Thursday, October 29, 2009
The Politics of Energy #29 - Sins of Emission
(Editor's Note: How would you like accounting rules that allowed you to ignore the costs of your raw materials procurement and that exempted you from responsibility for the downstream polluting effects of your products? Welcome to the fantasy world of government subsidized ethanol production.)
Donning FDR's cape, Eisenhower's stripes and JFK's boat shoes, President Obama observed in Florida on Tuesday that his "clean energy economy" will require "mobilization" on the order of fighting World War II, building the interstate highway system and going to the moon. Of course, the only "mobilization" going on at the moment is on behalf of ethanol, whose many political dispensations the biofuels lobby is finding new ways to preserve even as the evidence of its destructiveness piles up.
The latest embarrassment arrives via the peer-reviewed journal Science, not known for its right-wing inclinations. A new paper calls attention to what the authors (led by Princeton's Tim Searchinger) call "a critical accounting error" in the way carbon emissions from biofuels are measured in climate-change programs world-wide. Bernie Madoff had a few critical accounting errors too.
Though you won't hear it from the biofuels lobby, ethanol actually generates the same amount of greenhouse gas as fossil fuels, or more, per unit of energy. But this was still supposed to be better than coal or oil because ethanol's CO2 is "recycled." Since plants absorb and store carbon that is already in the atmosphere, burning them as fuel would create no new emissions, whereas fossil fuels release CO2 that has been buried for millions of years.
With everything supposedly balancing out, the cap-and-trade programs run by the United Nations and European Union—and maybe soon the U.S.—treat biofuels as carbon-neutral. The Science study argues that this is a false economy, because it doesn't consider changes in land use. If mature forests are cleared to make room for biofuel-growing farms, then the carbon that would otherwise accumulate in those forests ought to be counted on ethanol's balance sheet as well.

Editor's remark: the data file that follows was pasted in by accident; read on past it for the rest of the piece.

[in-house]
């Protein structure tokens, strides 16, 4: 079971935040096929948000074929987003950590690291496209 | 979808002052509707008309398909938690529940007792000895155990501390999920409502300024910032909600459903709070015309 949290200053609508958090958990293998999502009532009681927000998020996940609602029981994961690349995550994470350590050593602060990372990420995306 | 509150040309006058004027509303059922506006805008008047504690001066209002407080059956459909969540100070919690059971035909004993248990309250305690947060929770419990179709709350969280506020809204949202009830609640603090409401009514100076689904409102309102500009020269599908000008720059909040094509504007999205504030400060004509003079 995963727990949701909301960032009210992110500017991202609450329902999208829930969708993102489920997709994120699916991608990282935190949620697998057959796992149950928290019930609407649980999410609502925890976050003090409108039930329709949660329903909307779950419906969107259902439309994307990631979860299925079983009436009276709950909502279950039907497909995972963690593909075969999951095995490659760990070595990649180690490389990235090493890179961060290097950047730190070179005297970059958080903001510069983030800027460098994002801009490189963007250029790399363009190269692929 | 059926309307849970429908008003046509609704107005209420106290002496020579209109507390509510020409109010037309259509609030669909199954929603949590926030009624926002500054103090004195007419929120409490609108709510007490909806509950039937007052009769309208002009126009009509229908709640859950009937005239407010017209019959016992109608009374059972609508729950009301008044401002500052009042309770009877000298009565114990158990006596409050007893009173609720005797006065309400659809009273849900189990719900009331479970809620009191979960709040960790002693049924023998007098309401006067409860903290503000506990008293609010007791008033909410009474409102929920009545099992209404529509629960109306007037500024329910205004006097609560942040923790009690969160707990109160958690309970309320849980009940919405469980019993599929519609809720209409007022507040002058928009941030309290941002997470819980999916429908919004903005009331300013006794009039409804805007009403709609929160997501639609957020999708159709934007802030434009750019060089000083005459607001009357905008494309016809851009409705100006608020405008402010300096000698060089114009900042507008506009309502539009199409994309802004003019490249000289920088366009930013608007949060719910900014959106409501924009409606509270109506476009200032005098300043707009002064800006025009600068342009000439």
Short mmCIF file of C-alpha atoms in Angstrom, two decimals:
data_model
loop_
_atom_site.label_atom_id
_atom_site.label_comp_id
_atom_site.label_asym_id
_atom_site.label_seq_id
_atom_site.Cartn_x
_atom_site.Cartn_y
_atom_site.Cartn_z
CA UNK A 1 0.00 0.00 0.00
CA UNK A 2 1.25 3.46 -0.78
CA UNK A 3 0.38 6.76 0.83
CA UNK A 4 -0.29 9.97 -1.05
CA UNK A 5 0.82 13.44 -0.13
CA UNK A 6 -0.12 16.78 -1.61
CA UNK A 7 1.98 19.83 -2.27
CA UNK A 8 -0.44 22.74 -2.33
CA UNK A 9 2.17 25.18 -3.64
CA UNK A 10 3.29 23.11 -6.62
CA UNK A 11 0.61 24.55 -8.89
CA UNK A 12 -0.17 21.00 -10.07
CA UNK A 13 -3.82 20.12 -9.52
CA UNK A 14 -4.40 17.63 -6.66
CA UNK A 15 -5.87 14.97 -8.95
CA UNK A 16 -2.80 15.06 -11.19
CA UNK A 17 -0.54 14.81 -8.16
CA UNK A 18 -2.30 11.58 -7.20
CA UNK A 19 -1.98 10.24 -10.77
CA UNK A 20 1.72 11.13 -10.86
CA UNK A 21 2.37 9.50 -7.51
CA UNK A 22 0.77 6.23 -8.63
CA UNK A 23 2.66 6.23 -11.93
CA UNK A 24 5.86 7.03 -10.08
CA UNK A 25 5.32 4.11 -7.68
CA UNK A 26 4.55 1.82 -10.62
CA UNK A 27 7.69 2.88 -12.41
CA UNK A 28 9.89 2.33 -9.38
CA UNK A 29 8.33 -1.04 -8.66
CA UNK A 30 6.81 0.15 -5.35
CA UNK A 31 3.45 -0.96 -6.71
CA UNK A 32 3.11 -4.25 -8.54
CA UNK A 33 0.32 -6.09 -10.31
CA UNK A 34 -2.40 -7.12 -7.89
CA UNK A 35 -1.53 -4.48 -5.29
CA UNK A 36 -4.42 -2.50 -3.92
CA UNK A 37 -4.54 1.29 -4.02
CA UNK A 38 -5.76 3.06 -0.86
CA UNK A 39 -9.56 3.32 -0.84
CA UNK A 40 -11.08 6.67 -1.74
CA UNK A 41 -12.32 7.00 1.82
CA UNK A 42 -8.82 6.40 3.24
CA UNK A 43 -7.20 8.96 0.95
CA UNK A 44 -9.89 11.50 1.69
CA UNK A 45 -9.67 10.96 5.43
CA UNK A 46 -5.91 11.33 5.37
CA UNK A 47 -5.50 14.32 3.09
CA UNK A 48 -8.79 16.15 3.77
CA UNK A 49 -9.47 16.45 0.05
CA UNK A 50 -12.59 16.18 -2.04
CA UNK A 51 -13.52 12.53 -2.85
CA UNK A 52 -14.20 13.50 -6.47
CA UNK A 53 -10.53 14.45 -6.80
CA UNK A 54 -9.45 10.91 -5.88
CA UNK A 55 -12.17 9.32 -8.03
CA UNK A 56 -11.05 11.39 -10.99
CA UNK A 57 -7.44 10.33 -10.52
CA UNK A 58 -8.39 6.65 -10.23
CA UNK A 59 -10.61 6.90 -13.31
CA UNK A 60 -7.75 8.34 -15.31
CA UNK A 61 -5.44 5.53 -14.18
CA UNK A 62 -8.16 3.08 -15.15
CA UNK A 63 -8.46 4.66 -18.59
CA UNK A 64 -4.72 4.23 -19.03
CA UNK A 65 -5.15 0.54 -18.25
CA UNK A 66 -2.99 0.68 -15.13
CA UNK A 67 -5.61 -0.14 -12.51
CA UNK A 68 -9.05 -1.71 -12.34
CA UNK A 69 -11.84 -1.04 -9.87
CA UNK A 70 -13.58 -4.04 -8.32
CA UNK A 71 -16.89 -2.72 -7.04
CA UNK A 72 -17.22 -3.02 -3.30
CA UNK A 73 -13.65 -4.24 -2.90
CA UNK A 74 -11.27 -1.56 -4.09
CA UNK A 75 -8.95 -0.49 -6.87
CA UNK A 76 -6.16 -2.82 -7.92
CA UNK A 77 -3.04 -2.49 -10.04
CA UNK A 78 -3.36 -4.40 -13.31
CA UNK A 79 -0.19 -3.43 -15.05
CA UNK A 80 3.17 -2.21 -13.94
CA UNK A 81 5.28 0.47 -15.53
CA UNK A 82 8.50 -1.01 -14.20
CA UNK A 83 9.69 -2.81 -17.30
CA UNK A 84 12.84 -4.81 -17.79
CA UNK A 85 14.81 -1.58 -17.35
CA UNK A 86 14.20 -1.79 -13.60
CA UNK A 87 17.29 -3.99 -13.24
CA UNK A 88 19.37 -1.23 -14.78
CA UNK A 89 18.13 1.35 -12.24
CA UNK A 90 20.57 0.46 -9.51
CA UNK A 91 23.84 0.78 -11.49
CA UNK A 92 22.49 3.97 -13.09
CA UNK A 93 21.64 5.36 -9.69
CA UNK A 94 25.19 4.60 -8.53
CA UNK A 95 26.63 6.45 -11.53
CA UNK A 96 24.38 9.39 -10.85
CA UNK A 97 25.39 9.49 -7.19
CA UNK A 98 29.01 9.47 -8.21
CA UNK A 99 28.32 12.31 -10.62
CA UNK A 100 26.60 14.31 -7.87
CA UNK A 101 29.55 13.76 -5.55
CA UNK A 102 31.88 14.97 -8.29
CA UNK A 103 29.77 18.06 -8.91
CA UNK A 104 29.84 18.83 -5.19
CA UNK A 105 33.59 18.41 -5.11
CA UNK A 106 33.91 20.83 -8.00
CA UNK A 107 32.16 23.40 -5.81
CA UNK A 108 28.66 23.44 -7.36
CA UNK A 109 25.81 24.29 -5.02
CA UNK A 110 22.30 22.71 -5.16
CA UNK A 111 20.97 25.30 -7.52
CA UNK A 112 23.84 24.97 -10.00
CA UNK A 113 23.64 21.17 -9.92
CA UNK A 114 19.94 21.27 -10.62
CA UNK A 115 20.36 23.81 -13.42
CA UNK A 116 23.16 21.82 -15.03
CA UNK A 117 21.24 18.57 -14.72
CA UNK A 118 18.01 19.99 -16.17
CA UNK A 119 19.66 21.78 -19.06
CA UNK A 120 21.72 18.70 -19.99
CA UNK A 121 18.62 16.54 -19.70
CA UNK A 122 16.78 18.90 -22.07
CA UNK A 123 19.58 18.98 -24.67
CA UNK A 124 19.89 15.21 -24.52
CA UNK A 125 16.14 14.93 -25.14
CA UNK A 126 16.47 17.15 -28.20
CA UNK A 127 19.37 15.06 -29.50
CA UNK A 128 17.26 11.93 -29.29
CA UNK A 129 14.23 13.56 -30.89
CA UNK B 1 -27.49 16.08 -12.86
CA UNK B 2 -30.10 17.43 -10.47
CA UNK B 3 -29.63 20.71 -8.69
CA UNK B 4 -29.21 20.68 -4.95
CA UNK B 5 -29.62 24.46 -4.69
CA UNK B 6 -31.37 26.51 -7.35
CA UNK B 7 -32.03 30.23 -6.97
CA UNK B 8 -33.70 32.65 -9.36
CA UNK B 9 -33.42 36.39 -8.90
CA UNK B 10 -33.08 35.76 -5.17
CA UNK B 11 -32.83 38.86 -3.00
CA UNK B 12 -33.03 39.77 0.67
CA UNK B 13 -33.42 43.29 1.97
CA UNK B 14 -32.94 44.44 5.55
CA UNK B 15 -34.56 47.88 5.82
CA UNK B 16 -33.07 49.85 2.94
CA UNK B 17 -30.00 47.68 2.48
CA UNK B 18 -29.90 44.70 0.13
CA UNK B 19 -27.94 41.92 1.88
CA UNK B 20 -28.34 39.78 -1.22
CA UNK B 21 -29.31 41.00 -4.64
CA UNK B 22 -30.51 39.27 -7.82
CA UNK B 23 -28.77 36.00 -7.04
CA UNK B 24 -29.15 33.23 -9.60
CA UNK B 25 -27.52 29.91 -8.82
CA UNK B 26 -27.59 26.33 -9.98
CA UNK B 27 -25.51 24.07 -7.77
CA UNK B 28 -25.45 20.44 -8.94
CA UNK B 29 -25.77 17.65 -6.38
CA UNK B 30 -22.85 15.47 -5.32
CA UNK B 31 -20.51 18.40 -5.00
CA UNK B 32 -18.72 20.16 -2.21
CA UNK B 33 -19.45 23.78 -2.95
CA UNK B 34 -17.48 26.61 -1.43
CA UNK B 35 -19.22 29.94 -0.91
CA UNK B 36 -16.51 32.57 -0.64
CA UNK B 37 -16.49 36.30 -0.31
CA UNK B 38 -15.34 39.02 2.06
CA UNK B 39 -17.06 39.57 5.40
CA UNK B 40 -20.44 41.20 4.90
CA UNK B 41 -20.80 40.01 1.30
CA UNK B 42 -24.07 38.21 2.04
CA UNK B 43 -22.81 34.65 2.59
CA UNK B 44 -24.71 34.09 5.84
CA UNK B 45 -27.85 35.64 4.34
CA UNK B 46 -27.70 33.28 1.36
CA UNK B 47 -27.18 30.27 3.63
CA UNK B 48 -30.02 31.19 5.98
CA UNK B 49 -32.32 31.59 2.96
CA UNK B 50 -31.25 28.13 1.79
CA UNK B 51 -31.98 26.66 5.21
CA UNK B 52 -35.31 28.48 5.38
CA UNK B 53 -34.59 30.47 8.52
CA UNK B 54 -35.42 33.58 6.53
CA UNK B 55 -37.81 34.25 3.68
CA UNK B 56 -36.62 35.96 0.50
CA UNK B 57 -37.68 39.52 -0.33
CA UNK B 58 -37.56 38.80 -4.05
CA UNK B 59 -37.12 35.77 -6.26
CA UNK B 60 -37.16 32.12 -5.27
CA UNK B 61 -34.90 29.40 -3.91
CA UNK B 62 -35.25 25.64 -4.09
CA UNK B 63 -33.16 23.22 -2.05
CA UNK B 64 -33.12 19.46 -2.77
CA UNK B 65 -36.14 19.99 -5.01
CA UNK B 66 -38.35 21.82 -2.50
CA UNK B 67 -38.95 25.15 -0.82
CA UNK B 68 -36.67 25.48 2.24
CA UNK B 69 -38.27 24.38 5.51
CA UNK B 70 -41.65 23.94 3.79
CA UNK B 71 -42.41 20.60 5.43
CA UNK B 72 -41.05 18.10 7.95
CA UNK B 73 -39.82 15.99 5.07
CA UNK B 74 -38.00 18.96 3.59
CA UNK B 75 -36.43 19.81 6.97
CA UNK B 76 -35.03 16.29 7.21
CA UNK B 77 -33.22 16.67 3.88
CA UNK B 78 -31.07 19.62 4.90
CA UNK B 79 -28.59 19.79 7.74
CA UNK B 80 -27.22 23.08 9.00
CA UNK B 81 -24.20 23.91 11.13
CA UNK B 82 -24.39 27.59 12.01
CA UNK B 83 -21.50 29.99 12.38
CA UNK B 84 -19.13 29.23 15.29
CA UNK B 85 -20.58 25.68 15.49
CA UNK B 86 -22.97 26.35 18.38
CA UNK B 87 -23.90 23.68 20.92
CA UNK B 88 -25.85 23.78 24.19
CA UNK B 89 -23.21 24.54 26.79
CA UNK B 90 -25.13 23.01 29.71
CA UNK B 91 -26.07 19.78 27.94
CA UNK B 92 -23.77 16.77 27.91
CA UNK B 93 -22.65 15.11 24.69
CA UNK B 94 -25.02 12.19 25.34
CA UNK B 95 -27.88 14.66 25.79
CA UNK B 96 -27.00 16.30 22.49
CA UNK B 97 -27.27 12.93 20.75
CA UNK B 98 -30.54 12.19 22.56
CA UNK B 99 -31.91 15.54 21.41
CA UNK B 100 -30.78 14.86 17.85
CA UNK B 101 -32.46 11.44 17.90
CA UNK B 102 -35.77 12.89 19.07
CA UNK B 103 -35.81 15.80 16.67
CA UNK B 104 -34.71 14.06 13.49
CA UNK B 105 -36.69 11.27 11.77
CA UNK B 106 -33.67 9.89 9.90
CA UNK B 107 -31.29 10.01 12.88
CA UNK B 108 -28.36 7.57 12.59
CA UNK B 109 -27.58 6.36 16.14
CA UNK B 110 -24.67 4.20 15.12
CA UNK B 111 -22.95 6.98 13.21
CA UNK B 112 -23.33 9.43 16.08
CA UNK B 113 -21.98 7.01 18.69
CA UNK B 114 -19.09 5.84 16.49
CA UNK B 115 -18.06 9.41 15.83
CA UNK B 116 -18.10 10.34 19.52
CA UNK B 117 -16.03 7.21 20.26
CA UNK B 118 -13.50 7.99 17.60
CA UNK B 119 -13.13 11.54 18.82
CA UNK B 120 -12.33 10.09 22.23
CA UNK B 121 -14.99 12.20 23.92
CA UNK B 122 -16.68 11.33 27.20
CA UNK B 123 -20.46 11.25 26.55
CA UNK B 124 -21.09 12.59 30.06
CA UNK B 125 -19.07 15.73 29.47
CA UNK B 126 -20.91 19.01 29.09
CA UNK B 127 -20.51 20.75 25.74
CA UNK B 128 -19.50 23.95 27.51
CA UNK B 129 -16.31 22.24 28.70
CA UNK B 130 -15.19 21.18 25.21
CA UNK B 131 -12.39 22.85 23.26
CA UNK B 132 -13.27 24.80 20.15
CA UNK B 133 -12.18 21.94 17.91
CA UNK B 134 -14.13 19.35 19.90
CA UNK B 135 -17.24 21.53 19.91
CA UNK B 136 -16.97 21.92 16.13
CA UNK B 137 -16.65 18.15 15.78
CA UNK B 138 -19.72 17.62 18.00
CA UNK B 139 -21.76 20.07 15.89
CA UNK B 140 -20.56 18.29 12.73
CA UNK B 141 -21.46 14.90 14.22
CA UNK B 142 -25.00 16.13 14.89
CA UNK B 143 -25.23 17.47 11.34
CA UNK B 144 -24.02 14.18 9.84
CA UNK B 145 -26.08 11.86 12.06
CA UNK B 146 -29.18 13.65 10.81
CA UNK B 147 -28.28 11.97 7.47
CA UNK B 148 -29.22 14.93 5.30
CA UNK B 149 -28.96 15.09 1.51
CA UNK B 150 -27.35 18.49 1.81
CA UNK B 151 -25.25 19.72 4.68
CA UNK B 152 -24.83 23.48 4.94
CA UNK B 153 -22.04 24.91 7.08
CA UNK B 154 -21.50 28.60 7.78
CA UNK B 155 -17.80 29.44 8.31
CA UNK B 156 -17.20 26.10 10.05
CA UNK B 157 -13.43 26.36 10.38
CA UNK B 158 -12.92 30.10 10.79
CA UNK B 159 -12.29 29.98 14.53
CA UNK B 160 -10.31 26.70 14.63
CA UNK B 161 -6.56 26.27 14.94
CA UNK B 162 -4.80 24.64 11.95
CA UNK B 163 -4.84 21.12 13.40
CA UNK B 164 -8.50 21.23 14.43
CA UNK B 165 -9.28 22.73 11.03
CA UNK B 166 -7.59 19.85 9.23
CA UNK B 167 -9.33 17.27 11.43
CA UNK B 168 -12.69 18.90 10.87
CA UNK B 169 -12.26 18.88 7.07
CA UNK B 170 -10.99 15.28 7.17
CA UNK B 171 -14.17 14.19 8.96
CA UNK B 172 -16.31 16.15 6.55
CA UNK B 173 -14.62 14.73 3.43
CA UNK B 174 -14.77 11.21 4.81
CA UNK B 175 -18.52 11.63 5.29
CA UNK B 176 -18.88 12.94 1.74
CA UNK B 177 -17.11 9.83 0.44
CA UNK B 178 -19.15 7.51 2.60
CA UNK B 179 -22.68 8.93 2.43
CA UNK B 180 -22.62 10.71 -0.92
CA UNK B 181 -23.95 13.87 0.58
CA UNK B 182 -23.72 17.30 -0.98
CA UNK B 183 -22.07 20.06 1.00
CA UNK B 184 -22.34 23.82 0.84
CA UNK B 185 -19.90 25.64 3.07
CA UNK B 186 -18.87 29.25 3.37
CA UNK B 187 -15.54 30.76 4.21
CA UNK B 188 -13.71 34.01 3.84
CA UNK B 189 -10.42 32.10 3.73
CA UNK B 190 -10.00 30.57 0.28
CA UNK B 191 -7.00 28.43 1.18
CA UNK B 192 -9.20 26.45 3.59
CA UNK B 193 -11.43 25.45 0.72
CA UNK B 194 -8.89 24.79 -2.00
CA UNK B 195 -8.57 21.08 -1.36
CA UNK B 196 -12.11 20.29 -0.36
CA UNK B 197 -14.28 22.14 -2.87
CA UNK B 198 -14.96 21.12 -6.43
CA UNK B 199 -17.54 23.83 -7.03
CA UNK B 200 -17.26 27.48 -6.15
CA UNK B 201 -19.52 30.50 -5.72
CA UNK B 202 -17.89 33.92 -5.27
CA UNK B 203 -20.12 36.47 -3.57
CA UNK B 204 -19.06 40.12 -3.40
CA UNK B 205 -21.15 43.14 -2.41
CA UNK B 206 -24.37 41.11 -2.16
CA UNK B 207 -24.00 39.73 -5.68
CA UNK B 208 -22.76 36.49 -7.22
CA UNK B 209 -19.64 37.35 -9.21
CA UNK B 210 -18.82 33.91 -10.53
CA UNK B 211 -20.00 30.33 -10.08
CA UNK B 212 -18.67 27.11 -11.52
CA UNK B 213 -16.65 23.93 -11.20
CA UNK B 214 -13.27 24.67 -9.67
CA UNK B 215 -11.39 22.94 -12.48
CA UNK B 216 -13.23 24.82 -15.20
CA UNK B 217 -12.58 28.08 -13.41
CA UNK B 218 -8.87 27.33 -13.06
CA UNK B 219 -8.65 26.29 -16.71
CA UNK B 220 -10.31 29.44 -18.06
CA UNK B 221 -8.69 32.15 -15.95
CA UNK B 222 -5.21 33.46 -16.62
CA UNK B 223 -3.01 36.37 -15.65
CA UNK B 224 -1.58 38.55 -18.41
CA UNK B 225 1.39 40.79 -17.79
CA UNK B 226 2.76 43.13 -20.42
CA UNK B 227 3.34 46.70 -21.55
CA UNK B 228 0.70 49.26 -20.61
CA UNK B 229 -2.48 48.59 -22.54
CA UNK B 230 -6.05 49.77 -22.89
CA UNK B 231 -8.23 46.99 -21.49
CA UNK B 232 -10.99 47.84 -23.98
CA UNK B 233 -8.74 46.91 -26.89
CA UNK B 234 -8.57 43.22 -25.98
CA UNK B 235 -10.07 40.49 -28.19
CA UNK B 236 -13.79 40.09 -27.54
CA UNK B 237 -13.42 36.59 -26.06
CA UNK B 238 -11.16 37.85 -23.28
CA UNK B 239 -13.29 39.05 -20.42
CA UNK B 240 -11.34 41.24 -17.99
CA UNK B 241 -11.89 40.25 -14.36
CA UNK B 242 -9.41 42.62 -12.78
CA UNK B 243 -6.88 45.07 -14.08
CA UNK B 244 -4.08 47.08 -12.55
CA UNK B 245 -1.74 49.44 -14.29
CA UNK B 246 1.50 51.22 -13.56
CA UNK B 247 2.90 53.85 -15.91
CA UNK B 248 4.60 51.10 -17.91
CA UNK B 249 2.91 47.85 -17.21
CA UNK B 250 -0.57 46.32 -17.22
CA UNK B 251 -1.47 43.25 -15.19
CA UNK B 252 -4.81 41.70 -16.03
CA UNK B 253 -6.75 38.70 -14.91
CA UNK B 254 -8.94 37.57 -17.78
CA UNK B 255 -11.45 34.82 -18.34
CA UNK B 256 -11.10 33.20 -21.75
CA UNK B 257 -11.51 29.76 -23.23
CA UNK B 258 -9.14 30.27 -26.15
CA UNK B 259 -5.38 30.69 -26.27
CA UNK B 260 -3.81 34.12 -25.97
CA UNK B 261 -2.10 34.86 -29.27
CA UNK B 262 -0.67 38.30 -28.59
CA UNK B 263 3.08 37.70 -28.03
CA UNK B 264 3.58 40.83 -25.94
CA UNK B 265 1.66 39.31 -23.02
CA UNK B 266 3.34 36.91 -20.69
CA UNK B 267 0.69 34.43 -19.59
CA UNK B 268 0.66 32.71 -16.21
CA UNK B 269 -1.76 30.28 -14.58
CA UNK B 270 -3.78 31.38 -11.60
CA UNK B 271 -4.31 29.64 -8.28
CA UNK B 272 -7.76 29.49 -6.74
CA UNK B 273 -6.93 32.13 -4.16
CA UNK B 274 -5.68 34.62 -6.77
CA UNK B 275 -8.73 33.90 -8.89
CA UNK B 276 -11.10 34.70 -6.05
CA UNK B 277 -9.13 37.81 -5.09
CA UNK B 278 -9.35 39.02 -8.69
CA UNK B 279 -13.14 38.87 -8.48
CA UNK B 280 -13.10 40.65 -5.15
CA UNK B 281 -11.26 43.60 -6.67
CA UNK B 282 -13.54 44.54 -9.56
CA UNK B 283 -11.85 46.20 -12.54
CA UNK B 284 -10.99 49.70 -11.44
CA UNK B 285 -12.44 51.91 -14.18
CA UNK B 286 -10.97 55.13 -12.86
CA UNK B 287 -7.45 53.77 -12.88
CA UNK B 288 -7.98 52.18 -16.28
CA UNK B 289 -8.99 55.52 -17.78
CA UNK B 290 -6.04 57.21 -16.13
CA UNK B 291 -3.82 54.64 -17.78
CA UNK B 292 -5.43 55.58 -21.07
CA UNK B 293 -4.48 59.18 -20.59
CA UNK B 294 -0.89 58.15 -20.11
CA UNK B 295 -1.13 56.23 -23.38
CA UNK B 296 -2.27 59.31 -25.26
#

Cap-and-trade programs exacerbate the problem because developed countries (where emissions are putatively capped) get credit for reductions from ethanol—despite the fact that their biofuels are generally grown in developing countries (where emissions aren't capped). So if Malaysians burn down a rain forest to grow palm oil that ends up in German biodiesel, Malaysia doesn't count the land-use emissions and Germany doesn't count the tail-pipe emissions.
Given these incentives, the authors cite a study showing that by 2050, "based solely on economic considerations, bioenergy could displace 59% of the world's natural forest cover. . . . The reason: When bioenergy from any biomass is counted as carbon neutral, economics favor large-scale land conversion for bioenergy regardless of the actual net emissions." In other words, not only is cap and trade self-defeating on its own terms but it also risks creating a genuine ecological disaster.
By way of a solution, Mr. Searchinger and his coauthors modestly suggest doing away with the regulatory three-card monte and counting net ethanol emissions from where they are actually emitted. But this is political heresy on Rep. Henry Waxman's Energy and Commerce Committee, which passed its own cap-and-tax program in July with the votes of farm-state Democrats, because the bill all but banned the Environmental Protection Agency from studying land-use changes. So much for letting "the science" guide public policy.
In Florida, Mr. Obama said the only people who could oppose his climate plan are "those who are afraid of the future." On this one, at least, the President is right.
The Wall Street Journal
Posted by Richard Wottrich at 6:12 AM